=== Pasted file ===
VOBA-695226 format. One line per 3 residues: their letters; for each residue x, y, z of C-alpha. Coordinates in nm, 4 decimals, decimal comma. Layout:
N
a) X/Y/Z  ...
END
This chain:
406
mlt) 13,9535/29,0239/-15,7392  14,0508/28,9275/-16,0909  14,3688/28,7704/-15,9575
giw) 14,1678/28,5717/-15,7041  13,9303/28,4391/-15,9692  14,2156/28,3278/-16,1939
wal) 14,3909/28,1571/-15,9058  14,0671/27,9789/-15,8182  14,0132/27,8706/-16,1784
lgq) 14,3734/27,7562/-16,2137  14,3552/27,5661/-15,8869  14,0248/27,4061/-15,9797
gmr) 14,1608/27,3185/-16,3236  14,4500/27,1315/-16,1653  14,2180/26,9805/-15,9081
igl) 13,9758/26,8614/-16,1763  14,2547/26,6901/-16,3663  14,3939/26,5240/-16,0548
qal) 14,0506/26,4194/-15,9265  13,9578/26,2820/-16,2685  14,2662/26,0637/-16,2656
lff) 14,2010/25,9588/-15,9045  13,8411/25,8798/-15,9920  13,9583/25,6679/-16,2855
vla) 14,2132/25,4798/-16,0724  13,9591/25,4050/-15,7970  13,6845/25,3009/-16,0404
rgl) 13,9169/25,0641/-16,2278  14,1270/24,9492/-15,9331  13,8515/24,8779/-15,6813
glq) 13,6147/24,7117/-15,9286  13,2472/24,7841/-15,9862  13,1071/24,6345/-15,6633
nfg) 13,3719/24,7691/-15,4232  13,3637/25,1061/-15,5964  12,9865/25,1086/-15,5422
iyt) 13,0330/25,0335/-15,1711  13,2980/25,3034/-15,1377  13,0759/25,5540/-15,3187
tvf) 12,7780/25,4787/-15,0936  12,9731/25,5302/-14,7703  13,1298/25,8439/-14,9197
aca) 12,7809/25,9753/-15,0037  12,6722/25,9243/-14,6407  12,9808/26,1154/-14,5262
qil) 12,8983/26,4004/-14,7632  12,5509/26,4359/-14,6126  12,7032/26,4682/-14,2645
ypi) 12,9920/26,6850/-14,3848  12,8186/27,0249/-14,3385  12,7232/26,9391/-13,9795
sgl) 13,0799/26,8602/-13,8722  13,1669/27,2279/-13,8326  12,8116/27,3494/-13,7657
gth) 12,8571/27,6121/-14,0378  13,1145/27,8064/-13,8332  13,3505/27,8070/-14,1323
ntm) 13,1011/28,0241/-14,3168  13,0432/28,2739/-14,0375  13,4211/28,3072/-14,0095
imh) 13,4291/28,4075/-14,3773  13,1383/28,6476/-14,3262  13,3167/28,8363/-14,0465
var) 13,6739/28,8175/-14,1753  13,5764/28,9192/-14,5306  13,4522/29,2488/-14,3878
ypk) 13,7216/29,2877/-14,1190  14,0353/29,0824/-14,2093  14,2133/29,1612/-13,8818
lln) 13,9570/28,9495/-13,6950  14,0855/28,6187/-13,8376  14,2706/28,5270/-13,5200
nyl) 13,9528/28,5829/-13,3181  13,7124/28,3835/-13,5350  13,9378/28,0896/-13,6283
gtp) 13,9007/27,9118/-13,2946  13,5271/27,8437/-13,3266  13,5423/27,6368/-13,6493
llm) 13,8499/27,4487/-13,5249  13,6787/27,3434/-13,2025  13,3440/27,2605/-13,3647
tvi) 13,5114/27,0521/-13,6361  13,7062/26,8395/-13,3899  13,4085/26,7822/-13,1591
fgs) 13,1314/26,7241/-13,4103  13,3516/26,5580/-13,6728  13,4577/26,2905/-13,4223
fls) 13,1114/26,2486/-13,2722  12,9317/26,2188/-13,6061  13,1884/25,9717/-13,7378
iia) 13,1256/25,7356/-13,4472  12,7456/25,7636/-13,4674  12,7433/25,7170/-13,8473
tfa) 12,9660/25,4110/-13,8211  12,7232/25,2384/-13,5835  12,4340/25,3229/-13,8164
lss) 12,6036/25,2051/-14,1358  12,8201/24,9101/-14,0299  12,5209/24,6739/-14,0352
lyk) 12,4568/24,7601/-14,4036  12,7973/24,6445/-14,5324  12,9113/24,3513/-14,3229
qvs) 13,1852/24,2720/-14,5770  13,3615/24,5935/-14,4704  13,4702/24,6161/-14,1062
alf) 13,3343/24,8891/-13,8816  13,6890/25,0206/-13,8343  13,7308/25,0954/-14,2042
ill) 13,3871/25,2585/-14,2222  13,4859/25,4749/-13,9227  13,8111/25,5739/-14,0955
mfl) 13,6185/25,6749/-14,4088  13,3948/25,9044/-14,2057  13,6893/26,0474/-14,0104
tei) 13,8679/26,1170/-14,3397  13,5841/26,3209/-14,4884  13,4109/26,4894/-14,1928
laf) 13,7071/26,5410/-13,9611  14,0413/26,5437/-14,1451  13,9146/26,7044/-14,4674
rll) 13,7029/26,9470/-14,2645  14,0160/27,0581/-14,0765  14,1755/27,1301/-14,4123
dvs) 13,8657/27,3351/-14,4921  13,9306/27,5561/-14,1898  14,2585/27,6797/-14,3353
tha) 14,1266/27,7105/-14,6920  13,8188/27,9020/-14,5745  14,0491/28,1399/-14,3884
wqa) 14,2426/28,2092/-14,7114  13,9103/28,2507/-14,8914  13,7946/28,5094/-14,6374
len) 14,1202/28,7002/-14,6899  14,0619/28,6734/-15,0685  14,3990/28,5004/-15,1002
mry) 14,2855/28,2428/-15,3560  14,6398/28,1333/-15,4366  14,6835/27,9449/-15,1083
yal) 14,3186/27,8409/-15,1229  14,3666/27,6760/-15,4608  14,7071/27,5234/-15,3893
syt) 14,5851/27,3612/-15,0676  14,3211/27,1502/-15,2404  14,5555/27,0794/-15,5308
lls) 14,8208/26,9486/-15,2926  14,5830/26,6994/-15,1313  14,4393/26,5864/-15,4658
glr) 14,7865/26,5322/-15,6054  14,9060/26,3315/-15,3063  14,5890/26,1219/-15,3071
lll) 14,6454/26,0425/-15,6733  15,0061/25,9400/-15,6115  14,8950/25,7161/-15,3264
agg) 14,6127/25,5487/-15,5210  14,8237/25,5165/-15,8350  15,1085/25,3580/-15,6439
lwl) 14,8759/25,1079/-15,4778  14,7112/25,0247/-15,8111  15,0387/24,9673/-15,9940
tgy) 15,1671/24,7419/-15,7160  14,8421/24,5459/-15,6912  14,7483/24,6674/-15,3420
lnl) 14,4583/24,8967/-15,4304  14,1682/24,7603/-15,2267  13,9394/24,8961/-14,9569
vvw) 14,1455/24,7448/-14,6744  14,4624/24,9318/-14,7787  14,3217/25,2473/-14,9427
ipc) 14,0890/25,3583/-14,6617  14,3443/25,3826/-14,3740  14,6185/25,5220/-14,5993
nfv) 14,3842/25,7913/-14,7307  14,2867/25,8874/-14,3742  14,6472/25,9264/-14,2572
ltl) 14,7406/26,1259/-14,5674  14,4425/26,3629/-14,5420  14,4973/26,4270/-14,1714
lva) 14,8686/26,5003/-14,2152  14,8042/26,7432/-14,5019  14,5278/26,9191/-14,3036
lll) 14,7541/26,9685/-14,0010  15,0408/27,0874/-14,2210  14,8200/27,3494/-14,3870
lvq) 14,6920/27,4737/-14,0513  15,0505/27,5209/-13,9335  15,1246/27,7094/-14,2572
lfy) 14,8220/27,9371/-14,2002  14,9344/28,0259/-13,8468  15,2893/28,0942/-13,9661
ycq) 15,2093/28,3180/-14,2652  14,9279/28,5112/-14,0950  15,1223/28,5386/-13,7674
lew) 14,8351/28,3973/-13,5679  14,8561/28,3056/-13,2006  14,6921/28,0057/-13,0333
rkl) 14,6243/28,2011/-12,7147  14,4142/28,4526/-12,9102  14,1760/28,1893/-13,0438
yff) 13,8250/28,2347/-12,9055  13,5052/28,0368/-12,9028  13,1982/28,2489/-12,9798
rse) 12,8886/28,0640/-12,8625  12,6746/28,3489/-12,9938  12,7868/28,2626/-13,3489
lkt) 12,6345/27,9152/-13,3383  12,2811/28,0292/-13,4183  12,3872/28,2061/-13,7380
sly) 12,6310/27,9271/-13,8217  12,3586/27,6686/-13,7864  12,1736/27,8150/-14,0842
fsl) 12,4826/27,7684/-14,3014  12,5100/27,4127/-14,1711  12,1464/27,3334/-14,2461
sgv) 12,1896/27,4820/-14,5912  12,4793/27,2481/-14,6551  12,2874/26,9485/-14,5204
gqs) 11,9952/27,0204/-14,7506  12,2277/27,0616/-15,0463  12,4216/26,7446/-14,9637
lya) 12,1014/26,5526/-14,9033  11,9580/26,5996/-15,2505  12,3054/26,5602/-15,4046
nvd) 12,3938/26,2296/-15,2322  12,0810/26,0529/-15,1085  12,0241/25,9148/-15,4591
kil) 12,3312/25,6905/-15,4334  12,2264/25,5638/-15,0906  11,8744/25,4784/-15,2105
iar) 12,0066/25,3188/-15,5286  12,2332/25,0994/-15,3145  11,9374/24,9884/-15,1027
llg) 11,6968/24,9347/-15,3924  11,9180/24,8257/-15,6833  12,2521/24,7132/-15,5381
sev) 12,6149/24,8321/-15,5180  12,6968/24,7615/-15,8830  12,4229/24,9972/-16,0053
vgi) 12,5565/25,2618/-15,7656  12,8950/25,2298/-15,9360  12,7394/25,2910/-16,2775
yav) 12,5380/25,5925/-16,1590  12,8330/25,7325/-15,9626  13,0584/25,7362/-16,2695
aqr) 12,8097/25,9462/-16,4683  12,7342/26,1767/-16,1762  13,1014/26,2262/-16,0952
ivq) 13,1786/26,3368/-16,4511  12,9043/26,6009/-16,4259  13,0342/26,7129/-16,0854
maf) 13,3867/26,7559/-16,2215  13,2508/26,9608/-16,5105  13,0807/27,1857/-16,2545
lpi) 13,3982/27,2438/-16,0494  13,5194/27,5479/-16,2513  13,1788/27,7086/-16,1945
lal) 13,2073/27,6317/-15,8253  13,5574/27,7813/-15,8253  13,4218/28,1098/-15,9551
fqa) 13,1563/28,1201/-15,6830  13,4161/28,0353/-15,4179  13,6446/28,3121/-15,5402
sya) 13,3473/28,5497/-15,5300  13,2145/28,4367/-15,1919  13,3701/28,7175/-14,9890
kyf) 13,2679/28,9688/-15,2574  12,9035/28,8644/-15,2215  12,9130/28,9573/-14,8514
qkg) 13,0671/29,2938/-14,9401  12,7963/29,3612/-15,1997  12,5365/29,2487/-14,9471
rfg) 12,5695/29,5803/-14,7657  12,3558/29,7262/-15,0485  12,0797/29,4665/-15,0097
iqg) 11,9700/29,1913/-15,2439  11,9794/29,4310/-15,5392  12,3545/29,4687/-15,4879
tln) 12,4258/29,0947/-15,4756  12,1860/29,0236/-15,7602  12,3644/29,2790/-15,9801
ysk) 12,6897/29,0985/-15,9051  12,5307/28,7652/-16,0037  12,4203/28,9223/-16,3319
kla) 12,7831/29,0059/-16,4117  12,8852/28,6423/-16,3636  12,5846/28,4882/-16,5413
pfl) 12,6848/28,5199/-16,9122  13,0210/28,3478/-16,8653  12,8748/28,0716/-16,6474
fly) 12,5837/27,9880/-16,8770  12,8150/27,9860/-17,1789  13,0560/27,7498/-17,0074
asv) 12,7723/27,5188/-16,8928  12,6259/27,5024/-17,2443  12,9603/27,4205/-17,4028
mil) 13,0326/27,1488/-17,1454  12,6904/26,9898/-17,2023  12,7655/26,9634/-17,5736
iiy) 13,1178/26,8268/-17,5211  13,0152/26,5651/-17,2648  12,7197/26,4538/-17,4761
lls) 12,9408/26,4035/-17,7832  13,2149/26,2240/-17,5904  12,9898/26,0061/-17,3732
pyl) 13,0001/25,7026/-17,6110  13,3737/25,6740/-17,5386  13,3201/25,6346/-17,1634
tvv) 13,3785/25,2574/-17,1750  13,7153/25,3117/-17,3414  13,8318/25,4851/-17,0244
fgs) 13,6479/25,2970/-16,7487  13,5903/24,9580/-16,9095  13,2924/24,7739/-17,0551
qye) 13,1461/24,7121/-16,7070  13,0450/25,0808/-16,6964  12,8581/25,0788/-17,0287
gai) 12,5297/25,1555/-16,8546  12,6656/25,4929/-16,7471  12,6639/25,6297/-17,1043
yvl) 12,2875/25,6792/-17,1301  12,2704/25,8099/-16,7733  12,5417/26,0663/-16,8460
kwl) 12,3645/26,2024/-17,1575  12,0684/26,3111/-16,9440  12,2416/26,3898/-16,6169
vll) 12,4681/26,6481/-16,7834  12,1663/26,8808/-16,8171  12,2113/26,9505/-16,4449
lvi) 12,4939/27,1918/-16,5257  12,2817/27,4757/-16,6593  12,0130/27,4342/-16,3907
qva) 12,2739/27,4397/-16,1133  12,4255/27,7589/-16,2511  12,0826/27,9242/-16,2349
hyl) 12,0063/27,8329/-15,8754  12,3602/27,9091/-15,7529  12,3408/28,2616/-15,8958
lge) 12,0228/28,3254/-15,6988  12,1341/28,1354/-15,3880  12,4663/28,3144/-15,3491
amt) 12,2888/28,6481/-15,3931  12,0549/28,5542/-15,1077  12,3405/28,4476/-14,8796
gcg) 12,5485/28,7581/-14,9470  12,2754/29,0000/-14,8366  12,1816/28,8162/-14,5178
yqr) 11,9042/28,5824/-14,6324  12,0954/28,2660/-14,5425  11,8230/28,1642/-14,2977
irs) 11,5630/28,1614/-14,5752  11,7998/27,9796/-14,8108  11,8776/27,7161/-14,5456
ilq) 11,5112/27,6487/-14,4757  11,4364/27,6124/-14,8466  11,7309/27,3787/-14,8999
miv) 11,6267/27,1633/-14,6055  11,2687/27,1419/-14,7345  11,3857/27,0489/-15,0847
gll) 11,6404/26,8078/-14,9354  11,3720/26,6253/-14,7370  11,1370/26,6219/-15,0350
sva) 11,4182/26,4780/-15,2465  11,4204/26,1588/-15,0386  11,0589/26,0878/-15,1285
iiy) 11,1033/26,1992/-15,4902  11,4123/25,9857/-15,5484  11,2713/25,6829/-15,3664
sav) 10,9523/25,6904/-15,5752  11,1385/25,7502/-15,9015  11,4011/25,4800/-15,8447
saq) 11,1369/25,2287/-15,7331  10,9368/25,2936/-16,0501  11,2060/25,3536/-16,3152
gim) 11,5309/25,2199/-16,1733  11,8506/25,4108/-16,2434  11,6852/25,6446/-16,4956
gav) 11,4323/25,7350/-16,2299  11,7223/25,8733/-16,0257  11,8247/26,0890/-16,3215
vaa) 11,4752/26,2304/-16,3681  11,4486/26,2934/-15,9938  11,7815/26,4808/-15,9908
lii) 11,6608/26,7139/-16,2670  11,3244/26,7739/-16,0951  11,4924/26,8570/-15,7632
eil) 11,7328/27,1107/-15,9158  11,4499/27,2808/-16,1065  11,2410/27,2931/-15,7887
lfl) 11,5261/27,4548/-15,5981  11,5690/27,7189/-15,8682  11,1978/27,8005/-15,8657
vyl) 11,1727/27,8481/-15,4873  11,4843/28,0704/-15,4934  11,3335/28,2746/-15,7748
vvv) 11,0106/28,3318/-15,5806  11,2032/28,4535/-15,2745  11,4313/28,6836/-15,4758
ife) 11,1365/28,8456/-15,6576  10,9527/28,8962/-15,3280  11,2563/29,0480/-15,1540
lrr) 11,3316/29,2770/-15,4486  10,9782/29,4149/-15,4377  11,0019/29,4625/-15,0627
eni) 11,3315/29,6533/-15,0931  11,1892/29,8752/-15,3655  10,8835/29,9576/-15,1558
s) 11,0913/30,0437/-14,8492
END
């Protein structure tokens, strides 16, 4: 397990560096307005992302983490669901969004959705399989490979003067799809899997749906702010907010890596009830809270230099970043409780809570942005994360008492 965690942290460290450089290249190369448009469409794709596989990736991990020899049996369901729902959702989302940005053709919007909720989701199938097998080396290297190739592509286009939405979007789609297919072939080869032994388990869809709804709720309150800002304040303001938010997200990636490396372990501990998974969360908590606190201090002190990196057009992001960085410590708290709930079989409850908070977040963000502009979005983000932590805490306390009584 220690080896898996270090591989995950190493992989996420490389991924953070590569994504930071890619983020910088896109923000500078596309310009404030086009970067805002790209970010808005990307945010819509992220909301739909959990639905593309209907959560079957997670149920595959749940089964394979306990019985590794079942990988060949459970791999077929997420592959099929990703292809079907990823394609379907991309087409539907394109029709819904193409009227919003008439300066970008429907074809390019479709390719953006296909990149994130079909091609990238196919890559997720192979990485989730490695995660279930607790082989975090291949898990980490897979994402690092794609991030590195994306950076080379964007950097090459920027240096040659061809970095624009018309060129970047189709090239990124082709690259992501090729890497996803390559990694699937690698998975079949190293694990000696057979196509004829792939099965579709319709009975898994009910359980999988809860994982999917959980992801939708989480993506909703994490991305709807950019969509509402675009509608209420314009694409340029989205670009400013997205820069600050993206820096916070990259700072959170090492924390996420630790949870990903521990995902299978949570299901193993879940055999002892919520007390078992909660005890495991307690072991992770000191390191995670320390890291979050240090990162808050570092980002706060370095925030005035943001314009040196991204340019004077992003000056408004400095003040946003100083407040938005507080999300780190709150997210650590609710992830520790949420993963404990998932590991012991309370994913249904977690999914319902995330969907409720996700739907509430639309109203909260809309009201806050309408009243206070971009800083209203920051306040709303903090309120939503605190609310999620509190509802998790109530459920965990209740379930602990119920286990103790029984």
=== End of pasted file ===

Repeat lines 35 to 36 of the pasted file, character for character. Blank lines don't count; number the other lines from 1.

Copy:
fgs) 13,1314/26,7241/-13,4103  13,3516/26,5580/-13,6728  13,4577/26,2905/-13,4223
fls) 13,1114/26,2486/-13,2722  12,9317/26,2188/-13,6061  13,1884/25,9717/-13,7378